5. BC - Feb 10, 2010 at 11:51 AM

    This is crazy. Put Hughes in the rotation as 5th starter, giving him basically into late May to get into a rhythm. Put Joba in the pen as your dominant 7th-8th inning guy. PLUS you have a 40-year old closer, so Joba becomes the heir, just as Mo was to Wetteland. Duh, guys, this isn’t f—ing rocket science already!!
    This coming from a Mets fan who will be sobbing when K-Rod’s arm falls off in July (well, actually I’ll be sobbing sooner than that when they give their best NJ Nets impersonation to start to season).

  6. scatterbrian - Feb 10, 2010 at 12:24 PM

    “‘Oh, he’s got 85 pitches or six innings or whatever comes first.'”
    I hate this line of thinking. I know it’s Joba, but say the dude carved through six innings with just 65 pitches. You take him out because he reached one of your two arbitrary thresholds?

  7. Ber - Feb 10, 2010 at 1:33 PM

    Just because he carved through six innings doesn’t make him less likely to get the injuries that data has shown are more likely to happen to young pitchers who are rushed to heavy workloads.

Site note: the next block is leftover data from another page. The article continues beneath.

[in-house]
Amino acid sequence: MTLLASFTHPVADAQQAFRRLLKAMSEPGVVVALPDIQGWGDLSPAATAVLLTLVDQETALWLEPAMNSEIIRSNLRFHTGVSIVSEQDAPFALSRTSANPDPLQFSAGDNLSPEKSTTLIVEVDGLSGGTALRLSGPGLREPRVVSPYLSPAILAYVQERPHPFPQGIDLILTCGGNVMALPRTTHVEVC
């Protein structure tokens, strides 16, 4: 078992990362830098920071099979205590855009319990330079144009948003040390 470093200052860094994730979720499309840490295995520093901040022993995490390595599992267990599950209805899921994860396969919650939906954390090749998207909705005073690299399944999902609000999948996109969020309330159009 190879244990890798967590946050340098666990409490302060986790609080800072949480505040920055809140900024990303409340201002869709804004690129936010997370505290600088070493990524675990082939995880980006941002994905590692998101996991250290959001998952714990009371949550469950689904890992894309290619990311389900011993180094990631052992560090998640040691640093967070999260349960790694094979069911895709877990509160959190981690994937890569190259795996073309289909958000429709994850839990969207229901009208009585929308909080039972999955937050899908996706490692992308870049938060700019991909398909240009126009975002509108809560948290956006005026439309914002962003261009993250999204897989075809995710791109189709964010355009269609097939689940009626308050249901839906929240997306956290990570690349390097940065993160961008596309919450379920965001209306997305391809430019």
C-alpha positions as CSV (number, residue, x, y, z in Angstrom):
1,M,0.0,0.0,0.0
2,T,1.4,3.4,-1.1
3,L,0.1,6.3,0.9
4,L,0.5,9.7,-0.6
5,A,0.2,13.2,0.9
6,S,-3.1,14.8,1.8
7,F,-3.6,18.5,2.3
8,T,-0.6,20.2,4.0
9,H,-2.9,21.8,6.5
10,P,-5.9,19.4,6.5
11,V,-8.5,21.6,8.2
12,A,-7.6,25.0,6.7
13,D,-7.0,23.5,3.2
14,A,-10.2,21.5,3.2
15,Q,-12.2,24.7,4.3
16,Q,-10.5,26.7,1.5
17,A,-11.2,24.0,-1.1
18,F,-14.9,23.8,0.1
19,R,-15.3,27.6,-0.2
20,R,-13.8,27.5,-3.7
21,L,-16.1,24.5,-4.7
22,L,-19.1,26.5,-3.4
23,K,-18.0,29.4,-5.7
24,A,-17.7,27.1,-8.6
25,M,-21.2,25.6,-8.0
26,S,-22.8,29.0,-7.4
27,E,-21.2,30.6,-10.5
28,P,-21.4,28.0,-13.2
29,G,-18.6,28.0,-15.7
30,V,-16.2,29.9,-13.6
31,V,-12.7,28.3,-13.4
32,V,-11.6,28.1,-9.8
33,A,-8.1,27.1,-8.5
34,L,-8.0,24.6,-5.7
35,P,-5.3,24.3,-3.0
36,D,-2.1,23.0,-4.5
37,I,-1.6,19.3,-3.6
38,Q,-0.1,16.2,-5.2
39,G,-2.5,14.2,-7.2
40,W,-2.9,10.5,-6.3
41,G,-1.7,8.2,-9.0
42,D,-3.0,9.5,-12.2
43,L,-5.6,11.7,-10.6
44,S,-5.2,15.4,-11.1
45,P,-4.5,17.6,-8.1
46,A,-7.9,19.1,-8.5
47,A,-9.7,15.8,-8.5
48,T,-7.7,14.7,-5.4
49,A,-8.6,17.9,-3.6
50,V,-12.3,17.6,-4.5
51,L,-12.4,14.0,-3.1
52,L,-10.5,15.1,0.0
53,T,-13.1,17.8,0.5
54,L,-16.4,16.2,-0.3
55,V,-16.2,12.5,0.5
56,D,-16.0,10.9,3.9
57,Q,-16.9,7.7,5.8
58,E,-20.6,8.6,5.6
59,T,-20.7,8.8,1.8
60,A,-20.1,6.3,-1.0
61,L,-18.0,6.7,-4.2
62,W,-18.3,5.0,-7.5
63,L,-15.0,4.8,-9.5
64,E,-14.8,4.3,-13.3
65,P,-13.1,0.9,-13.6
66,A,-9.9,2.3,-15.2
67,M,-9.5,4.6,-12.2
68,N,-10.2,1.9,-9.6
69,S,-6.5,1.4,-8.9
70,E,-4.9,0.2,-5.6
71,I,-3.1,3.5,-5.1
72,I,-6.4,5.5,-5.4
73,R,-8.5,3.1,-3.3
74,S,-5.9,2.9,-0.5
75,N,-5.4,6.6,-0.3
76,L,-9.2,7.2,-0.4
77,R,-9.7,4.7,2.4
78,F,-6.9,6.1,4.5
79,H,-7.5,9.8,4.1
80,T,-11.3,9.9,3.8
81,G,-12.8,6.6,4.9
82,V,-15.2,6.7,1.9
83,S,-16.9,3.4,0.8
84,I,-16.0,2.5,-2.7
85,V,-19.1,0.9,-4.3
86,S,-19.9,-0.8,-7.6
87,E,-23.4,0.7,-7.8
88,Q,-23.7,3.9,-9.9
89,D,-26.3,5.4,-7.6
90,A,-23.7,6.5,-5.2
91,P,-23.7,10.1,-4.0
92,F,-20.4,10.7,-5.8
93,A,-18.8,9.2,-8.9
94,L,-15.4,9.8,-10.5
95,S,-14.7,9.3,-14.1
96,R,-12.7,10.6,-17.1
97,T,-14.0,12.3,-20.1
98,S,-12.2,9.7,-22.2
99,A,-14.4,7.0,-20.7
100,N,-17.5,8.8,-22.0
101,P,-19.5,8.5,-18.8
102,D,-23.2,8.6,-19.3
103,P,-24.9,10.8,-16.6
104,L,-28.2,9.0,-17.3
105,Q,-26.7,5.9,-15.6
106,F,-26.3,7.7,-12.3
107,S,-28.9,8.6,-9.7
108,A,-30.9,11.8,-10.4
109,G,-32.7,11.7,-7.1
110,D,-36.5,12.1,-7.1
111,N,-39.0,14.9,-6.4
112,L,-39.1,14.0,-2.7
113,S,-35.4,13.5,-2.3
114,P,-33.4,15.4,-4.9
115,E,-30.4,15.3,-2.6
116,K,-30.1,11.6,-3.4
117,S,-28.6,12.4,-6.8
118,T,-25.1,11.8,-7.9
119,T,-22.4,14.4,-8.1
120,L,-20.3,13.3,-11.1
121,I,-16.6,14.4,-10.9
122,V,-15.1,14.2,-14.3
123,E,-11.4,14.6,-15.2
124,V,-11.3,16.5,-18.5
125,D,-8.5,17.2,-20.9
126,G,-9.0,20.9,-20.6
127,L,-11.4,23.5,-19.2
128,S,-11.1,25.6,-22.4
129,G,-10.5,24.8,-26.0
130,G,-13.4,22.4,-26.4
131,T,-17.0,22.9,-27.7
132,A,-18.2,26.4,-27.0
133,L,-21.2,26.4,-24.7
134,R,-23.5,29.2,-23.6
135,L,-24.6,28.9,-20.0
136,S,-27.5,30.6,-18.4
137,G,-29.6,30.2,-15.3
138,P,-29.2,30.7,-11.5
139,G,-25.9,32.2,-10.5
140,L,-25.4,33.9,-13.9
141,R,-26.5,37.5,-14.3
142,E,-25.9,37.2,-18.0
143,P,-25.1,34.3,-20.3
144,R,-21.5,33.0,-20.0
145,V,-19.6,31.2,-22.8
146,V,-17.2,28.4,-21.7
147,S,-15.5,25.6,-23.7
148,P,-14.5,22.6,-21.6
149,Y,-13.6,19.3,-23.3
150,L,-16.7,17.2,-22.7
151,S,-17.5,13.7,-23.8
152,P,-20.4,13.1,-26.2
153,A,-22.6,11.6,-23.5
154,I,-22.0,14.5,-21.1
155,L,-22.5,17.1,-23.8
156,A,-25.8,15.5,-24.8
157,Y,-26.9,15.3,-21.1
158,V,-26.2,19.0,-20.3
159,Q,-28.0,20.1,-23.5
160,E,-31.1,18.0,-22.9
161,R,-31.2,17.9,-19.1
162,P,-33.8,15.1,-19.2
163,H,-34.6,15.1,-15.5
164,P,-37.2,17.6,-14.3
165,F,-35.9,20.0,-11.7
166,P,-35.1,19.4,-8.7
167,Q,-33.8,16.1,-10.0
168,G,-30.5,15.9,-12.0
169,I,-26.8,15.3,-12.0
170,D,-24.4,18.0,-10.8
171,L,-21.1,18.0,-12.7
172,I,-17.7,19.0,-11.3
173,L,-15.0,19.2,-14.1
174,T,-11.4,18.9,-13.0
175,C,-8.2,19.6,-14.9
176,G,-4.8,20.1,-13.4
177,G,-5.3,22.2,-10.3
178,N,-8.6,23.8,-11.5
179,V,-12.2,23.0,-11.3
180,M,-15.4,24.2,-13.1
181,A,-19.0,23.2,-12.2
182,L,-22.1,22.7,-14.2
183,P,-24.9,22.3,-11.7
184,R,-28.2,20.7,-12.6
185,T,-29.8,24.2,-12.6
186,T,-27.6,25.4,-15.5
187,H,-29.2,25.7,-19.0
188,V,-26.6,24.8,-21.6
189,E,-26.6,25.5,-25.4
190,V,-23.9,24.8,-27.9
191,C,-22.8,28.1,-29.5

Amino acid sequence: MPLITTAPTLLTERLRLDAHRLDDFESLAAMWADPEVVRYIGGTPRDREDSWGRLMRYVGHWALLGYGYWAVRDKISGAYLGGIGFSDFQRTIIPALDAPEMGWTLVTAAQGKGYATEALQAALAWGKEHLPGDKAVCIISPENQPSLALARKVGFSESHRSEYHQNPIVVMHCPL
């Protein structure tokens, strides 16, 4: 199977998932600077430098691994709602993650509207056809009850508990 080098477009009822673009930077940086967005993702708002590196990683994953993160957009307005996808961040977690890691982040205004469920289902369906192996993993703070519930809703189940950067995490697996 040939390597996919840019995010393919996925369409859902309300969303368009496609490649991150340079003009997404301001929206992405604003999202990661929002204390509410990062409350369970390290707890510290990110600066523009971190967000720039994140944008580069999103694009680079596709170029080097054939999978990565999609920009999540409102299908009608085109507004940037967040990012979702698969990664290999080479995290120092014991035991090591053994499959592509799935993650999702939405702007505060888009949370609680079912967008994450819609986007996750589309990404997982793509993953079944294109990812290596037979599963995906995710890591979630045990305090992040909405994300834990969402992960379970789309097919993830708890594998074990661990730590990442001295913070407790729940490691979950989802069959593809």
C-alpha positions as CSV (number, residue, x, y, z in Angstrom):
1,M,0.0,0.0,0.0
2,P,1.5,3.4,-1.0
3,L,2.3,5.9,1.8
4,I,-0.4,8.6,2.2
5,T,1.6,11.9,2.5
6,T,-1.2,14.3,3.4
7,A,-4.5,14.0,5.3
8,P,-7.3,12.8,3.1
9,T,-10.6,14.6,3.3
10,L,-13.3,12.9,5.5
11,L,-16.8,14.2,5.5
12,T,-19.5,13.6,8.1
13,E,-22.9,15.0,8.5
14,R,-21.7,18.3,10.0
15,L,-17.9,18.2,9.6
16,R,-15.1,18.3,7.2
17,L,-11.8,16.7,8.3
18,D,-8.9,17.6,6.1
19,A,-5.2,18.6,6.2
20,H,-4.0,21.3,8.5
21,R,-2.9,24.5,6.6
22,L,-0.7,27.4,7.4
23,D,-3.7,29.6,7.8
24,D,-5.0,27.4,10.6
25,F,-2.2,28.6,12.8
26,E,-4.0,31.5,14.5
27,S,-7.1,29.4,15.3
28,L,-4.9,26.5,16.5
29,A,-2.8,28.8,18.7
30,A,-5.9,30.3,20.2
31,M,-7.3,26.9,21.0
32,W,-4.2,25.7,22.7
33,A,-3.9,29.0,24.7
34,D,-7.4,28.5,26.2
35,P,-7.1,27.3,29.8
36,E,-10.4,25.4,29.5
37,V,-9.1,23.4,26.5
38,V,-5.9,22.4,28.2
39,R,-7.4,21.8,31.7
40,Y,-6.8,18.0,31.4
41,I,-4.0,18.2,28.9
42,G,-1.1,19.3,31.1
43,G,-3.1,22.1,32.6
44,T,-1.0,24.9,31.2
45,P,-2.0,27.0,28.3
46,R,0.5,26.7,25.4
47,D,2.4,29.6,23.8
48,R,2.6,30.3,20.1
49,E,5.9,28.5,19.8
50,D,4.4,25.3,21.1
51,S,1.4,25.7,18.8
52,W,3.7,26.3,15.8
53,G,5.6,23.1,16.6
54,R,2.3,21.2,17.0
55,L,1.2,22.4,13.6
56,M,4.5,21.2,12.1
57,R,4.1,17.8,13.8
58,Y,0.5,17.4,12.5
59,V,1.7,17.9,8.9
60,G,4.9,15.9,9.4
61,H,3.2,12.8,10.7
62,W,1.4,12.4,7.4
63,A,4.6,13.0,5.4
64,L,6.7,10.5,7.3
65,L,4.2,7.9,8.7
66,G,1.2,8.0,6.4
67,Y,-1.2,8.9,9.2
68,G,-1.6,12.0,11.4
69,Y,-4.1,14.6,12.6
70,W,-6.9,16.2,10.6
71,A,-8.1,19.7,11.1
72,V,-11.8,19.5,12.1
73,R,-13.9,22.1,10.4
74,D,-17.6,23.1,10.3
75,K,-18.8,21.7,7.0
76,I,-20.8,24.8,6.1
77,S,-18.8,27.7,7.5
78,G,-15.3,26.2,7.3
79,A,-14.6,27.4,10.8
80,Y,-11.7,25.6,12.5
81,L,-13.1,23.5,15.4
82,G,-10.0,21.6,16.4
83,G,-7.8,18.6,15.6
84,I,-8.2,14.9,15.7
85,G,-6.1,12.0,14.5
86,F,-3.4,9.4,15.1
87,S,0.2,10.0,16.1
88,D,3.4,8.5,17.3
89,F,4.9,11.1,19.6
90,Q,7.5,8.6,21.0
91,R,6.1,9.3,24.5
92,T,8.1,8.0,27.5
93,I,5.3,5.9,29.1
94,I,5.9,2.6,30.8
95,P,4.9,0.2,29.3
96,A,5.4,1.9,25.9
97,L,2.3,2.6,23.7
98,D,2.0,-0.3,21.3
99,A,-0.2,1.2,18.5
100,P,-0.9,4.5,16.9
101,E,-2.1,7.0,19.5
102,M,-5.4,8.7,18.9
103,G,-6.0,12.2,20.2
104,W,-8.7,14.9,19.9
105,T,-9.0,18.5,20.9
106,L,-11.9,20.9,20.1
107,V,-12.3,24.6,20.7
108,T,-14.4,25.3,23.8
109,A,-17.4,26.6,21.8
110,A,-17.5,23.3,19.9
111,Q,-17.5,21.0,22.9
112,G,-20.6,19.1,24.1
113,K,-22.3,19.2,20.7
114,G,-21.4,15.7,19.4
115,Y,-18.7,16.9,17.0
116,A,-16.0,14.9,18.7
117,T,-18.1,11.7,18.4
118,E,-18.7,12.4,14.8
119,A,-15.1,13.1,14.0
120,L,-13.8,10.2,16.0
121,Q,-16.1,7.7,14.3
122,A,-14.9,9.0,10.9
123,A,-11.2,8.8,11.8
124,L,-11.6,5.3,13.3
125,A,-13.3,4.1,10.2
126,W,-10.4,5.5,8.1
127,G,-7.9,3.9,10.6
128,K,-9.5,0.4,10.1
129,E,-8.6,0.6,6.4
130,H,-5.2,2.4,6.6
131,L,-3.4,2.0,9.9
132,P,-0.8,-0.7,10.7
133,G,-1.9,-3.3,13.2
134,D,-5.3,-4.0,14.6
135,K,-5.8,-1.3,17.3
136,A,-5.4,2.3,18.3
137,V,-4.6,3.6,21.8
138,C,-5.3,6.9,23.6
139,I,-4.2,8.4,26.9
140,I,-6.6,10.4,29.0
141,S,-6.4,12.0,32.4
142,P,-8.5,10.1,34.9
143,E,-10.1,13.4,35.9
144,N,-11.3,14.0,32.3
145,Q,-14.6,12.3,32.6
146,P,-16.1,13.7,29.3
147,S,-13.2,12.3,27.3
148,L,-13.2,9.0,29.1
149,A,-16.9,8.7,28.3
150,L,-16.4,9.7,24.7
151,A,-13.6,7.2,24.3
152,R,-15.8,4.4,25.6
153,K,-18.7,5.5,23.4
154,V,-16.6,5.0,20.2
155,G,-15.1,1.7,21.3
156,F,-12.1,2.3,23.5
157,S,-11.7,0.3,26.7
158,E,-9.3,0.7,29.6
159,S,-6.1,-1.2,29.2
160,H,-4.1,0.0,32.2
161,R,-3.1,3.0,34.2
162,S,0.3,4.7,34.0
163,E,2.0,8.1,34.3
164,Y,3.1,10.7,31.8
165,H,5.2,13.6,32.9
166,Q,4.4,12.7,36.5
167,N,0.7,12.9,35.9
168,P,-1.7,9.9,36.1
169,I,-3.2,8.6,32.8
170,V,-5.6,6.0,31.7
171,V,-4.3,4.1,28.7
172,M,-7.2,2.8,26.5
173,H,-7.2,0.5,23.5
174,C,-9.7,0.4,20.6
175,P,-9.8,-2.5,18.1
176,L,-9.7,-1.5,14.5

8. Church of the Perpetually Outraged - Feb 10, 2010 at 2:06 PM

    This is crazy. Put Hughes in the rotation as 5th starter, giving him basically into late May to get into a rhythm. Put Joba in the pen as your dominant 7th-8th inning guy. PLUS you have a 40-year old closer, so Joba becomes the heir, just as Mo was to Wetteland. Duh, guys, this isn’t f—ing rocket science already!!

    Never understood the rush to put this guy in a less valuable position (Closer/Setup) than the more valuable one (Starter). Let’s take a comparison of the Joba’s first few years against some guys who started in the BP and transitioned to starters (and one lefty who did pretty well for himself after some early hiccups).